Graph

Debate

Museum

Learning Center

Advertisement

Possible

Products

Book List

Calendar

Coloring Book

Game

Research Project

TV Show

Song

Dictionary

Film

Collection

Trial

Machine

Book

Mural

Award

Recipe

Test

Puzzle

Model

Timeline

Toy

Article

Diary

Poster

Magazine

Computer Program

Photographs

Terrarium

Petition Drive

Teaching Lesson

Prototype

Speech

Club

Cartoon

Biography

Review

Invention

slide40

Mrs. Mutner liked to go over a few

of her rules on the first day of class

slide41

Best Practices forStandards-based InstructionBest Practice, New Standards for Teaching and Learning in America’s SchoolsZemelman, S., Daniels, H. & Hyde, A. (1998). Portsmouth, NH:Heinemann

Student Voice and Involvement

  • Balanced with teacher-chosen and teacher-directed activities:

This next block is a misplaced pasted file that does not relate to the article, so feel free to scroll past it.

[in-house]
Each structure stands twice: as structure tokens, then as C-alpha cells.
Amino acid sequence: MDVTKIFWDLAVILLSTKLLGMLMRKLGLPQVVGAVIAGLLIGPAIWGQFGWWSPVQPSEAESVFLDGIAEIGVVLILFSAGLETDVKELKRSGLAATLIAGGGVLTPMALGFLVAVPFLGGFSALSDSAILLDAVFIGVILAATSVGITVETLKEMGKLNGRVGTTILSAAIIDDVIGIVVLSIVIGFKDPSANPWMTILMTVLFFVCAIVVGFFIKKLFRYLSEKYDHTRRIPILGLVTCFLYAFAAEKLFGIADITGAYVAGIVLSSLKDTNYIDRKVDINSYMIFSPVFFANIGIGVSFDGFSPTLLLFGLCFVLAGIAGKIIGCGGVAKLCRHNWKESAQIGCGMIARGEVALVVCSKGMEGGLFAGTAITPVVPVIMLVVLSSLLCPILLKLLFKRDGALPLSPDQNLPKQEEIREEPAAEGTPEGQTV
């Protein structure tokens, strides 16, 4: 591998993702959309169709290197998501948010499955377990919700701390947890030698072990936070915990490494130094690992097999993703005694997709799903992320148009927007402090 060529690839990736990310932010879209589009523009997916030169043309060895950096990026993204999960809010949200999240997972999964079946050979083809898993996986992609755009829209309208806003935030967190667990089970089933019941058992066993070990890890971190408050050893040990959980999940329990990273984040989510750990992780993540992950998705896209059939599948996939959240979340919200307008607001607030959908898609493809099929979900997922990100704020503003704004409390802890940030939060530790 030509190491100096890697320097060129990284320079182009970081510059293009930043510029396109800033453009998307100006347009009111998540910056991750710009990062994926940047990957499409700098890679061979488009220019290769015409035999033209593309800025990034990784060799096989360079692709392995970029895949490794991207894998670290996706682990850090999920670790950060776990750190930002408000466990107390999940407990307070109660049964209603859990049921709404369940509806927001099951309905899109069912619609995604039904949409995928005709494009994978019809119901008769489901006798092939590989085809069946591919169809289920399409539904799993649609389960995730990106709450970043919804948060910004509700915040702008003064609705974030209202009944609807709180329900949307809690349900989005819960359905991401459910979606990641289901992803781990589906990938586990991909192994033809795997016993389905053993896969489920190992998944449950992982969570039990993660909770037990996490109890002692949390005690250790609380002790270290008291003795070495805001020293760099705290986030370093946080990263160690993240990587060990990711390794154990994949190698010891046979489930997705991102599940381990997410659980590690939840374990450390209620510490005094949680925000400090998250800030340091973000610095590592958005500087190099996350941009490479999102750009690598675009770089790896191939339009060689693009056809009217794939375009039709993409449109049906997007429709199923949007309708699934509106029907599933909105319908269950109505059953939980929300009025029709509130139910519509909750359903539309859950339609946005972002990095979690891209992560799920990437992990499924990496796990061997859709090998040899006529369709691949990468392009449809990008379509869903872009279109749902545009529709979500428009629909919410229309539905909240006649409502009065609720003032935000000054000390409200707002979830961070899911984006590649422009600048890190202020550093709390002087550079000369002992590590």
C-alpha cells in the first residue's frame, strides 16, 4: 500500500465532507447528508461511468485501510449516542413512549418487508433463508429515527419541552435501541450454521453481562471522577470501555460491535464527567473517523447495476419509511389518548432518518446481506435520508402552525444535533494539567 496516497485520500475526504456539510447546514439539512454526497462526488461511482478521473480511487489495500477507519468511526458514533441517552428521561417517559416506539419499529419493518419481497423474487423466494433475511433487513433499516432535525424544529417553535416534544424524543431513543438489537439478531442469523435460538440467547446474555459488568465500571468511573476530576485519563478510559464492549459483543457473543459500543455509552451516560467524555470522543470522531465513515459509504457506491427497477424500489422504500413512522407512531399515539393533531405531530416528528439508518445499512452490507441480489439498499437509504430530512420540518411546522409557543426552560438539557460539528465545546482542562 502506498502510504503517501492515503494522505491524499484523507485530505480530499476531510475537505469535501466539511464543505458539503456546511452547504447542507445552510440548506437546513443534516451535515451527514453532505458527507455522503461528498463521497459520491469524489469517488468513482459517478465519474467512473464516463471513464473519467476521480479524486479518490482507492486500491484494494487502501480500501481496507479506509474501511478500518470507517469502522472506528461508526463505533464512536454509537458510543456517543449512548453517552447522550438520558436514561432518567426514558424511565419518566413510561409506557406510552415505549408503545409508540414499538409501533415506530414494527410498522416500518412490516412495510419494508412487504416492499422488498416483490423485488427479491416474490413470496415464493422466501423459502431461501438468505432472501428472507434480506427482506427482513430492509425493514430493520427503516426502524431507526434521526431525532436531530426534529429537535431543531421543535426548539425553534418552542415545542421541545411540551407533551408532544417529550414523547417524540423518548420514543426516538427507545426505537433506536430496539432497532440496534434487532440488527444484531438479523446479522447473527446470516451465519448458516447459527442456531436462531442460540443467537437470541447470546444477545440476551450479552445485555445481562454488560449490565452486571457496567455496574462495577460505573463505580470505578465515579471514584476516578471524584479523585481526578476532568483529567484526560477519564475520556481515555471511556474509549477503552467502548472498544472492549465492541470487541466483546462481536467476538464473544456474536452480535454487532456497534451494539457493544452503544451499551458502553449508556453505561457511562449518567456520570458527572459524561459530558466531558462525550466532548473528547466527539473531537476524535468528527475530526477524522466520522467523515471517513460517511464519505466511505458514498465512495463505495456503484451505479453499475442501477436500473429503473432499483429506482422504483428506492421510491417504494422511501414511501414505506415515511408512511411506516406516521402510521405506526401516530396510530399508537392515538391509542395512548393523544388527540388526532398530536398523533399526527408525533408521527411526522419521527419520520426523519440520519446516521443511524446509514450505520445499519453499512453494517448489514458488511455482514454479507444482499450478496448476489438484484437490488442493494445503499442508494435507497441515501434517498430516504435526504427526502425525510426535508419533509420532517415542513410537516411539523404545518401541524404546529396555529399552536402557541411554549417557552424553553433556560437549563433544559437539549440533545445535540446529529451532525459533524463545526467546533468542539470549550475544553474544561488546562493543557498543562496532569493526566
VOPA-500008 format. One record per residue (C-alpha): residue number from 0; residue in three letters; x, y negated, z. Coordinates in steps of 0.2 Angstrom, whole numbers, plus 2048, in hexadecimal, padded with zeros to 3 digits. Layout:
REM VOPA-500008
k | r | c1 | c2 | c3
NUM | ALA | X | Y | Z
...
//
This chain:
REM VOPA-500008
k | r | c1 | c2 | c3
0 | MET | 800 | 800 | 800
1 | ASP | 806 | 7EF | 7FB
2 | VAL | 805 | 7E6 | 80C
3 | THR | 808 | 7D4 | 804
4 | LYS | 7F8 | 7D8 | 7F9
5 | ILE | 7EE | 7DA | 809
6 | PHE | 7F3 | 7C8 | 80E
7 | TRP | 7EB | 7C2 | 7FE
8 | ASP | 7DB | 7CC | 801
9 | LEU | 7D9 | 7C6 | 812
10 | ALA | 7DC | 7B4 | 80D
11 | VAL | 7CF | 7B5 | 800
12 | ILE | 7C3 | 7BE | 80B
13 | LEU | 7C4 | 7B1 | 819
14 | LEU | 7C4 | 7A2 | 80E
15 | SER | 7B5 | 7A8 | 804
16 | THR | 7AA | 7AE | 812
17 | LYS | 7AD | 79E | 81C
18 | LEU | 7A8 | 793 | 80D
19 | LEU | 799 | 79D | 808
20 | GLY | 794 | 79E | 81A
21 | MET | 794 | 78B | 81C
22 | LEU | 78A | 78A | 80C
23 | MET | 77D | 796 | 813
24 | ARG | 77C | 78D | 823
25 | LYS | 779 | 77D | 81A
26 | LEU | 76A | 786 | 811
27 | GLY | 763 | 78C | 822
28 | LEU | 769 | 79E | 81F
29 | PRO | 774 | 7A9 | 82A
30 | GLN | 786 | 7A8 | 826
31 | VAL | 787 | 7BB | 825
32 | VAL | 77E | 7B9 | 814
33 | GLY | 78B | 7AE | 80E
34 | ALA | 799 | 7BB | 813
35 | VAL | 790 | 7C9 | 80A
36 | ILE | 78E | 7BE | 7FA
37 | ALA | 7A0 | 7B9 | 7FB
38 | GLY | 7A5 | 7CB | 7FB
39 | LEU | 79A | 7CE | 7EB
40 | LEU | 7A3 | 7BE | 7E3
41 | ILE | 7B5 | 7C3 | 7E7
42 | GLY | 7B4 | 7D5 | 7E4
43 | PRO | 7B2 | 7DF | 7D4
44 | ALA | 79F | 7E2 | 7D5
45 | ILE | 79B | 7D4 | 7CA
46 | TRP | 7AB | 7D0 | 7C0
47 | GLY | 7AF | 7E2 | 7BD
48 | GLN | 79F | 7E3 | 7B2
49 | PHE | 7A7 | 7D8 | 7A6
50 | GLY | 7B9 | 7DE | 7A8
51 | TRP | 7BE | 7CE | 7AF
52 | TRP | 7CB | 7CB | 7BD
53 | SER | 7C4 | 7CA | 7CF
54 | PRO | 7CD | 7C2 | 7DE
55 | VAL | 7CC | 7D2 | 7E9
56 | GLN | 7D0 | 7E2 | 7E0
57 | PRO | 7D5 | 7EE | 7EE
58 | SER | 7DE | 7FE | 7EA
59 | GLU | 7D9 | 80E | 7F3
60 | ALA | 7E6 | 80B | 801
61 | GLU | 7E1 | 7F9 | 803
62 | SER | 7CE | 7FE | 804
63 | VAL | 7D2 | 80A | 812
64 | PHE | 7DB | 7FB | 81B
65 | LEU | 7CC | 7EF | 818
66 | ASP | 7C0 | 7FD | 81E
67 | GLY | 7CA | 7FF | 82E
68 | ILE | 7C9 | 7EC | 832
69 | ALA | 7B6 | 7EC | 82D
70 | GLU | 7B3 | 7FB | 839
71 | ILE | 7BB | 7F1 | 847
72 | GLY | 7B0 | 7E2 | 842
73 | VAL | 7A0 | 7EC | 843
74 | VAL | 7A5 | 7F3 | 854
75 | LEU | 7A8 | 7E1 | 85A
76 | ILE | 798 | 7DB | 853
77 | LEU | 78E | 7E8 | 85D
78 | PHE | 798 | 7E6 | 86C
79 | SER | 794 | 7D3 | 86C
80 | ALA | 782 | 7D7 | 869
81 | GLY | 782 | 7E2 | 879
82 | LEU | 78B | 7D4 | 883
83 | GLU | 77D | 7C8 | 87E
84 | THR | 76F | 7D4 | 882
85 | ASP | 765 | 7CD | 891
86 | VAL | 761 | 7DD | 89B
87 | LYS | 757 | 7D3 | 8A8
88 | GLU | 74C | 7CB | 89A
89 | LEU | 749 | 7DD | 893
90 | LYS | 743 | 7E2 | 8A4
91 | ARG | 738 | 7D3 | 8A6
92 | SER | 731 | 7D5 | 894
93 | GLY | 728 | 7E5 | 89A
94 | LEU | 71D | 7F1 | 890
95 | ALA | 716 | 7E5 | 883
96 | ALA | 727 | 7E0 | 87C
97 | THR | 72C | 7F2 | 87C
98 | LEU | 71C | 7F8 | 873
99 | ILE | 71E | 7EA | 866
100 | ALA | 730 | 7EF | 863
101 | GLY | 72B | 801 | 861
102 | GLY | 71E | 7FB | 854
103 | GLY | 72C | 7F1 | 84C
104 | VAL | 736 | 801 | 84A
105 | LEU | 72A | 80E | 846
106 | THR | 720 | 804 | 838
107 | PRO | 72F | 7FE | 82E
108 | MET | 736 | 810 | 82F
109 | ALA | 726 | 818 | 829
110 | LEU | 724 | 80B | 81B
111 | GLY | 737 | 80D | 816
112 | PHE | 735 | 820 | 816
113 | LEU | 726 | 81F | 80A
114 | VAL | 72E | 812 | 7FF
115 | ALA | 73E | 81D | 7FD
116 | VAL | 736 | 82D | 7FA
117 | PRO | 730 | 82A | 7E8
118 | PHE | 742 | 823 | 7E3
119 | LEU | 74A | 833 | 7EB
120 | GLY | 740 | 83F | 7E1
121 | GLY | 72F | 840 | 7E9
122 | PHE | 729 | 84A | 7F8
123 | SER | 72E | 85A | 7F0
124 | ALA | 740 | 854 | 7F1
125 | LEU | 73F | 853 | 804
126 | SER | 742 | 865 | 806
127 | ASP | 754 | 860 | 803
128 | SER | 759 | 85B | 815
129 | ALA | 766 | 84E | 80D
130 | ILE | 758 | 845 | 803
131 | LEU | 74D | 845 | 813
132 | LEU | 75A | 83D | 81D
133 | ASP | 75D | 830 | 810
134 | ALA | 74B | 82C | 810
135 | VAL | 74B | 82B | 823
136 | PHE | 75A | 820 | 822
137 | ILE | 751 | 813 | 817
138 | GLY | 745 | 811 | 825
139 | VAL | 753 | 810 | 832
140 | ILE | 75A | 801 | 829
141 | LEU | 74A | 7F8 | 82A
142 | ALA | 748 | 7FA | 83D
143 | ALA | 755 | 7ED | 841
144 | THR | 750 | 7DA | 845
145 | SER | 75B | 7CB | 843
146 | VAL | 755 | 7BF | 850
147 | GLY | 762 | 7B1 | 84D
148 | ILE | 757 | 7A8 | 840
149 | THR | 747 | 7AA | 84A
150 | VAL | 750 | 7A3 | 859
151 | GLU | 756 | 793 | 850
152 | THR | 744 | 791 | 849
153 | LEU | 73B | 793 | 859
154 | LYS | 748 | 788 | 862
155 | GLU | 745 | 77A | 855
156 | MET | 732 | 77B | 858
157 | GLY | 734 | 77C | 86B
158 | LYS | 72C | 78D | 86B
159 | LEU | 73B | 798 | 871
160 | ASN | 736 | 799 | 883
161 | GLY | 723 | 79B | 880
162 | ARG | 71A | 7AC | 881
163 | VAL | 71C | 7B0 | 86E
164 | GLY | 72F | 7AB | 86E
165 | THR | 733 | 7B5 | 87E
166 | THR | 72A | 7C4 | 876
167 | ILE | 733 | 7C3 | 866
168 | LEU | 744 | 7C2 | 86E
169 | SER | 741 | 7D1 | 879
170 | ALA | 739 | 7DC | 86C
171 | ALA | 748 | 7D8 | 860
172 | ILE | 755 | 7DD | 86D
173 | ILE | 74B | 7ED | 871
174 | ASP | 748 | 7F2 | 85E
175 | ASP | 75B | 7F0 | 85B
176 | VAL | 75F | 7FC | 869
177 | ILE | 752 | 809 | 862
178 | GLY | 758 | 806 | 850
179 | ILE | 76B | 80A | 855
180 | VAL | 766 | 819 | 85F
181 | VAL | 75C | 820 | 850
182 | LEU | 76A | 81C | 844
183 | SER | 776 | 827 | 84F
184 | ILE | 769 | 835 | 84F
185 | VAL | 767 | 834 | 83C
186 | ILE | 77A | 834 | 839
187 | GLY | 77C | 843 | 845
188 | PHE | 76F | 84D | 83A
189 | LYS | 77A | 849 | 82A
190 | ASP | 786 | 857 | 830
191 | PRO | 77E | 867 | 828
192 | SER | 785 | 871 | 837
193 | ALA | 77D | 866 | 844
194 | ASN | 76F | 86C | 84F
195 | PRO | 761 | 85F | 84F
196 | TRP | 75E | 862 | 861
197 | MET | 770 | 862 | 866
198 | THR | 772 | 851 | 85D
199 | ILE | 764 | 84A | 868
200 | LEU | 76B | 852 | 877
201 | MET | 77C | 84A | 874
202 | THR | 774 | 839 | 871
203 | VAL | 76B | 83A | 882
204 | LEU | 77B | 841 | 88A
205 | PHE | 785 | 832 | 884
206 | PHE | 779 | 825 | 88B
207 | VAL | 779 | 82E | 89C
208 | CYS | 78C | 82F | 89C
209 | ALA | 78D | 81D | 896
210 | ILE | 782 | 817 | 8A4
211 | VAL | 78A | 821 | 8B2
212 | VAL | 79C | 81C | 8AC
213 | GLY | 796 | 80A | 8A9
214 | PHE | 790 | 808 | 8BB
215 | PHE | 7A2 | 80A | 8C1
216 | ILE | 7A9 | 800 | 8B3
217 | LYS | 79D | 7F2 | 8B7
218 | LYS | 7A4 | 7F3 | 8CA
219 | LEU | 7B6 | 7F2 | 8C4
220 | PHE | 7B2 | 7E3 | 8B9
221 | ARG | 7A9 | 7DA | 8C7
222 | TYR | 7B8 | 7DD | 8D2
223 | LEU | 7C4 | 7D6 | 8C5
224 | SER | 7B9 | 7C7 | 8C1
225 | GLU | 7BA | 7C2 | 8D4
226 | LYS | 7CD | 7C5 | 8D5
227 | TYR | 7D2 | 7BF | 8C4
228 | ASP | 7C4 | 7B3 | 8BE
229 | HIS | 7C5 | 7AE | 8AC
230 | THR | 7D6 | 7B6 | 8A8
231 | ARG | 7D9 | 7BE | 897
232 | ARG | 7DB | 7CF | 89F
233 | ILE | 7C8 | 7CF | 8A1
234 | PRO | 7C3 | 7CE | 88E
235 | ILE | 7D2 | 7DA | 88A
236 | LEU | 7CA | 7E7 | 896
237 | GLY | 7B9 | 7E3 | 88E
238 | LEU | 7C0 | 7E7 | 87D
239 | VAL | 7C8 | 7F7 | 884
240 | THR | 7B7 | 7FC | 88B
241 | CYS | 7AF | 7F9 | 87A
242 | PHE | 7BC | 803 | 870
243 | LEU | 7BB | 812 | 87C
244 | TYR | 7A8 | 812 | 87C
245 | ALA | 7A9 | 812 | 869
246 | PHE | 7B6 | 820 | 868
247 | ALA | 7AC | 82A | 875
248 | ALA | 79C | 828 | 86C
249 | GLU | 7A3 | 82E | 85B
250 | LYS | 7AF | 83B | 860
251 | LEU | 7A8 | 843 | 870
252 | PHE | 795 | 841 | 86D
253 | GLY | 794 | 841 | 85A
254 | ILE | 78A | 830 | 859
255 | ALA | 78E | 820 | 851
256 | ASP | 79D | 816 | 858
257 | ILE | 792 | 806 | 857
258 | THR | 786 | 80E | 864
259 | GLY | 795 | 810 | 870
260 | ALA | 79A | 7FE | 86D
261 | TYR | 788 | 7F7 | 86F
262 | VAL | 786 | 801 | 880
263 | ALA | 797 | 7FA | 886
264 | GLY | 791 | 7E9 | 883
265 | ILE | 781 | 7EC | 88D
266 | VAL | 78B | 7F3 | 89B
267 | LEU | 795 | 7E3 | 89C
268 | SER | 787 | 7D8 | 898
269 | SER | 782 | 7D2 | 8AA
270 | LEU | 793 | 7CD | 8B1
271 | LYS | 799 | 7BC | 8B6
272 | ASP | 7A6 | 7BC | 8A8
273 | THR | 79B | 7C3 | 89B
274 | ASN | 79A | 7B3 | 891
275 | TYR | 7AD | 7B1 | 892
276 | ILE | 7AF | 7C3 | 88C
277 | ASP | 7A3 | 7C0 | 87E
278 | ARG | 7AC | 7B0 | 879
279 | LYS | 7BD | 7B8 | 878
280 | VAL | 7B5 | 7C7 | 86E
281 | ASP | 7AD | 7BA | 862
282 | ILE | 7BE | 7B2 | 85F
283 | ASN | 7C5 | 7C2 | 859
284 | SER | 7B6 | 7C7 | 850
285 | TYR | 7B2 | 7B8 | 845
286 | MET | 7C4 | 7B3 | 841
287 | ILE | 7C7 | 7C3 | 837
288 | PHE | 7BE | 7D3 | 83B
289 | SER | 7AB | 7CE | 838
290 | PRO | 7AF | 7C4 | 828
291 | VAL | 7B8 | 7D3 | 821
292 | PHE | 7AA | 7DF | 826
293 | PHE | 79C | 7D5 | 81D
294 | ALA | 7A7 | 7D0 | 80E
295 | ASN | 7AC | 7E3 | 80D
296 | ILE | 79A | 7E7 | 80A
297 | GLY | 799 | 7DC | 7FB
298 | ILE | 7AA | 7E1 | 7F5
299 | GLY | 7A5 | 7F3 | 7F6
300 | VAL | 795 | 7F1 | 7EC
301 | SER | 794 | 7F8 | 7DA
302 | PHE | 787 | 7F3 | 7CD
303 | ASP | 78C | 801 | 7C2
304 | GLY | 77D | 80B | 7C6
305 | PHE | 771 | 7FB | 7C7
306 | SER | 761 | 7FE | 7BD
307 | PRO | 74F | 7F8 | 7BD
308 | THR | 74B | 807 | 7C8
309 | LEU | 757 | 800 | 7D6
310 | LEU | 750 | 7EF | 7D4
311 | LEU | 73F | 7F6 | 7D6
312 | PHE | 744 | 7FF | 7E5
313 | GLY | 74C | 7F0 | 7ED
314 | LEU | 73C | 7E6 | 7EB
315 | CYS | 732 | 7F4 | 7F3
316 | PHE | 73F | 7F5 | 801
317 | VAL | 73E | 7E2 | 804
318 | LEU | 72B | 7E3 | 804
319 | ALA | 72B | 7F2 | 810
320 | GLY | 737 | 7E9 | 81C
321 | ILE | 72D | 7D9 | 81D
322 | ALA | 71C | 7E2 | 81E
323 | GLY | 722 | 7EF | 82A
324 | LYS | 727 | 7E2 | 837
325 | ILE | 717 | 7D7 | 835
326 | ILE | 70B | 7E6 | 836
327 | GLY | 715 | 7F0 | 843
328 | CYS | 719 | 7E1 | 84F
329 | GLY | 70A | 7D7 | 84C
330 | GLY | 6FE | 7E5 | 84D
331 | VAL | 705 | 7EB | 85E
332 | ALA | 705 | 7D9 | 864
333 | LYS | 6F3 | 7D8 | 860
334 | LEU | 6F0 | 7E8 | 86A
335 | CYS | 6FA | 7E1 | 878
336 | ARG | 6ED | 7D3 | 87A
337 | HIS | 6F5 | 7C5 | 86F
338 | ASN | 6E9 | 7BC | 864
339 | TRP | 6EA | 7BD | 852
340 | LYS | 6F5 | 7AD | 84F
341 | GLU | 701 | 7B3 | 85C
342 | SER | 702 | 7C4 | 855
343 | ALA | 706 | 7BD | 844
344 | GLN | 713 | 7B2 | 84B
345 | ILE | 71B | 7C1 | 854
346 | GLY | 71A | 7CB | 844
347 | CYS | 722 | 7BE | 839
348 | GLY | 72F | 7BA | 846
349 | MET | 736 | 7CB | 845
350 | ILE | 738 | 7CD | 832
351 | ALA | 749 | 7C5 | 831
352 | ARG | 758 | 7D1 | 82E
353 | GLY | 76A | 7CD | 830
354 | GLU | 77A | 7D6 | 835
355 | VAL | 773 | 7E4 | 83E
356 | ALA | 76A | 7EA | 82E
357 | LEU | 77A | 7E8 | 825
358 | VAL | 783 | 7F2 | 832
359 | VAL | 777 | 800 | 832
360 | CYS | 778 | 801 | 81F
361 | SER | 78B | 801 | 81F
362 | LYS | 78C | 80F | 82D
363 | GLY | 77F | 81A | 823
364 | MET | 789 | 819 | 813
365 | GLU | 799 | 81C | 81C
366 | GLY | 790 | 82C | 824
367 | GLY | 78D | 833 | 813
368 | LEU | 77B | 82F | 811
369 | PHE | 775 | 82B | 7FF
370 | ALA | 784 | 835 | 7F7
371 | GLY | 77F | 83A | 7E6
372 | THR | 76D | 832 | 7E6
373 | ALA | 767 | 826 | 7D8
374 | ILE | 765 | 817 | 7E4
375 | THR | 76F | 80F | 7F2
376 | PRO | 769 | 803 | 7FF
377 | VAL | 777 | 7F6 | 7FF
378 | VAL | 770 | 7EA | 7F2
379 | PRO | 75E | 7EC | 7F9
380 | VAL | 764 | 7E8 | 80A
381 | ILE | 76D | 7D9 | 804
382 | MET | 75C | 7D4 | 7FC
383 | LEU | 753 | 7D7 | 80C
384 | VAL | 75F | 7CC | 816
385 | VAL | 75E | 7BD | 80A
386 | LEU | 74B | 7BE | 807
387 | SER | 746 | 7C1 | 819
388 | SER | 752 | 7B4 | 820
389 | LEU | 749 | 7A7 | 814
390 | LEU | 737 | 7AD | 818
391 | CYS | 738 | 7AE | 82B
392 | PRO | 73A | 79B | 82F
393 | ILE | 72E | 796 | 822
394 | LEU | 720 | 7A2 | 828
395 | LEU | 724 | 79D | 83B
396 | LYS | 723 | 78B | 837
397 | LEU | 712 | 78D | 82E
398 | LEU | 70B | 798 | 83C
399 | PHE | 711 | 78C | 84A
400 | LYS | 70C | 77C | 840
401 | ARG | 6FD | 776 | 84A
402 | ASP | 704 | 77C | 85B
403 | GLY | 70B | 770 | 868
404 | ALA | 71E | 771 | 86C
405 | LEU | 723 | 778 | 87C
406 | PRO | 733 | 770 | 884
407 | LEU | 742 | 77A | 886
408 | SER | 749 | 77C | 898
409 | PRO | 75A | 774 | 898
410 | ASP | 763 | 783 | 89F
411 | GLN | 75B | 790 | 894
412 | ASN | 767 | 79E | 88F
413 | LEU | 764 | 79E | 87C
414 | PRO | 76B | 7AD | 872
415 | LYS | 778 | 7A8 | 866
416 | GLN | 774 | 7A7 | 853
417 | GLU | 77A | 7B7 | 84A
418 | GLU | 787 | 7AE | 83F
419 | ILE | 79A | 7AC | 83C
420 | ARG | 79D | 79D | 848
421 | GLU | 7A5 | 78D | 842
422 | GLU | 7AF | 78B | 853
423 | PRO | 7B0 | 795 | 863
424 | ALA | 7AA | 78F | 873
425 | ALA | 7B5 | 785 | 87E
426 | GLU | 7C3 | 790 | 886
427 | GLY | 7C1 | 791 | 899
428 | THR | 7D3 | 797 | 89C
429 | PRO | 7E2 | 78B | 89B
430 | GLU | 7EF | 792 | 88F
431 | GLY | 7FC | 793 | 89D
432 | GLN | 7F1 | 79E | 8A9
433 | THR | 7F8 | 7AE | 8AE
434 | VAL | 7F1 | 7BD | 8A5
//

• Students often select inquiry topics, books, writing topics, etc.
  • Students maintain their own records, set goals, and self-assess
  • Some themes / inquiries are built from students’

own questions

  • Students assume responsibility and take roles

in decision making

a typical day in a d i class
A “Typical” Day in a D.I. Class
  • predictable, not rigid, schedule
  • blocks of time for units of study
  • procedures defined and in place
  • students assuming responsibility
  • voice and choice for students
  • a variety of materials are in use
  • flexible grouping occurs regularly
  • daily reflection on learning
  • regular community gatherings

(for fun and problem solving)

slide46

FLEXIBLE GROUPING

Should be purposeful:

  • may be based on student interest, learning profile and/or readiness
  • may be based on needs observed during learning times
  • geared to accomplish curricular goals (K-U-D)

Implementation:

  • purposefully plan using information collected – interest surveys, learning profile inventories, exit cards, quick writes, observations, etc.
  • list groups on an overhead; place in folders or mailboxes